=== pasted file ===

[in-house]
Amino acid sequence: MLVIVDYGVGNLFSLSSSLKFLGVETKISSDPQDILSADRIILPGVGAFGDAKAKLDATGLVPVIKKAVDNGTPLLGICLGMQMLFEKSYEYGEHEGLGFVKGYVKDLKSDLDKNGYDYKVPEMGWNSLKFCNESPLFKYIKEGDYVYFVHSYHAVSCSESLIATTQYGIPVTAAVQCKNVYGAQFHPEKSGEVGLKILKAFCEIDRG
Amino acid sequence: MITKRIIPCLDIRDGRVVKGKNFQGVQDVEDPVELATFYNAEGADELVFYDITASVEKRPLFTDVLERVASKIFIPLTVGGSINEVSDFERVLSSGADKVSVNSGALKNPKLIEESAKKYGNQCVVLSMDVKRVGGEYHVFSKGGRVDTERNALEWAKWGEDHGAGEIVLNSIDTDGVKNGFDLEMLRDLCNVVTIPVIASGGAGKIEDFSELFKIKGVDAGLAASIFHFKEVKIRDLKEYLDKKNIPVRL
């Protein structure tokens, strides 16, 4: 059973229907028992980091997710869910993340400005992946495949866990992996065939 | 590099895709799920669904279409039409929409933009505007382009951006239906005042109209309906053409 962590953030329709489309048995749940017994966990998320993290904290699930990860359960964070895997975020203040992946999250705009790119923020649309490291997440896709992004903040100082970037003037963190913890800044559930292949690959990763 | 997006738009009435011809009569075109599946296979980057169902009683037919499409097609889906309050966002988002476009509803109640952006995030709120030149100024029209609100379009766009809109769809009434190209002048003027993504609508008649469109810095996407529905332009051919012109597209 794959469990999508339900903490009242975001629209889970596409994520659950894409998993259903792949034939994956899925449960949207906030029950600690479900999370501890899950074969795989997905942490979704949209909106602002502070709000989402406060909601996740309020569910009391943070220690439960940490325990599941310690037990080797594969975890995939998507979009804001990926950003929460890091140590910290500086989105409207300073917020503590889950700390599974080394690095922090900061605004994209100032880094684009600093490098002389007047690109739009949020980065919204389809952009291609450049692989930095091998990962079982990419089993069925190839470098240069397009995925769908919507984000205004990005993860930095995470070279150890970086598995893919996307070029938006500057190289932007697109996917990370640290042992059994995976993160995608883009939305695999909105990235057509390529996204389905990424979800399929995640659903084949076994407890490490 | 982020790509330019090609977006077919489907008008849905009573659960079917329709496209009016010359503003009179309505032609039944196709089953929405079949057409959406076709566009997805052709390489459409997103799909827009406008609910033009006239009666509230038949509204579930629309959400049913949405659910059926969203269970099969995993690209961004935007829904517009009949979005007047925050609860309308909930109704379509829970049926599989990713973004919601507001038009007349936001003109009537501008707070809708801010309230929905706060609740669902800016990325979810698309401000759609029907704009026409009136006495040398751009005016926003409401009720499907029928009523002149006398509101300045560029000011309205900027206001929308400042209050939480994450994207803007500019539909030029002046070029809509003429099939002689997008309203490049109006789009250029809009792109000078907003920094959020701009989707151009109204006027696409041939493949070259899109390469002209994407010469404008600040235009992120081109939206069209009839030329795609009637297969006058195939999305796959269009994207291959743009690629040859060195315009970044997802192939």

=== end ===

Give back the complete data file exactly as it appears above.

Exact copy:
[in-house]
Amino acid sequence: MLVIVDYGVGNLFSLSSSLKFLGVETKISSDPQDILSADRIILPGVGAFGDAKAKLDATGLVPVIKKAVDNGTPLLGICLGMQMLFEKSYEYGEHEGLGFVKGYVKDLKSDLDKNGYDYKVPEMGWNSLKFCNESPLFKYIKEGDYVYFVHSYHAVSCSESLIATTQYGIPVTAAVQCKNVYGAQFHPEKSGEVGLKILKAFCEIDRG
Amino acid sequence: MITKRIIPCLDIRDGRVVKGKNFQGVQDVEDPVELATFYNAEGADELVFYDITASVEKRPLFTDVLERVASKIFIPLTVGGSINEVSDFERVLSSGADKVSVNSGALKNPKLIEESAKKYGNQCVVLSMDVKRVGGEYHVFSKGGRVDTERNALEWAKWGEDHGAGEIVLNSIDTDGVKNGFDLEMLRDLCNVVTIPVIASGGAGKIEDFSELFKIKGVDAGLAASIFHFKEVKIRDLKEYLDKKNIPVRL
């Protein structure tokens, strides 16, 4: 059973229907028992980091997710869910993340400005992946495949866990992996065939 | 590099895709799920669904279409039409929409933009505007382009951006239906005042109209309906053409 962590953030329709489309048995749940017994966990998320993290904290699930990860359960964070895997975020203040992946999250705009790119923020649309490291997440896709992004903040100082970037003037963190913890800044559930292949690959990763 | 997006738009009435011809009569075109599946296979980057169902009683037919499409097609889906309050966002988002476009509803109640952006995030709120030149100024029209609100379009766009809109769809009434190209002048003027993504609508008649469109810095996407529905332009051919012109597209 794959469990999508339900903490009242975001629209889970596409994520659950894409998993259903792949034939994956899925449960949207906030029950600690479900999370501890899950074969795989997905942490979704949209909106602002502070709000989402406060909601996740309020569910009391943070220690439960940490325990599941310690037990080797594969975890995939998507979009804001990926950003929460890091140590910290500086989105409207300073917020503590889950700390599974080394690095922090900061605004994209100032880094684009600093490098002389007047690109739009949020980065919204389809952009291609450049692989930095091998990962079982990419089993069925190839470098240069397009995925769908919507984000205004990005993860930095995470070279150890970086598995893919996307070029938006500057190289932007697109996917990370640290042992059994995976993160995608883009939305695999909105990235057509390529996204389905990424979800399929995640659903084949076994407890490490 | 982020790509330019090609977006077919489907008008849905009573659960079917329709496209009016010359503003009179309505032609039944196709089953929405079949057409959406076709566009997805052709390489459409997103799909827009406008609910033009006239009666509230038949509204579930629309959400049913949405659910059926969203269970099969995993690209961004935007829904517009009949979005007047925050609860309308909930109704379509829970049926599989990713973004919601507001038009007349936001003109009537501008707070809708801010309230929905706060609740669902800016990325979810698309401000759609029907704009026409009136006495040398751009005016926003409401009720499907029928009523002149006398509101300045560029000011309205900027206001929308400042209050939480994450994207803007500019539909030029002046070029809509003429099939002689997008309203490049109006789009250029809009792109000078907003920094959020701009989707151009109204006027696409041939493949070259899109390469002209994407010469404008600040235009992120081109939206069209009839030329795609009637297969006058195939999305796959269009994207291959743009690629040859060195315009970044997802192939």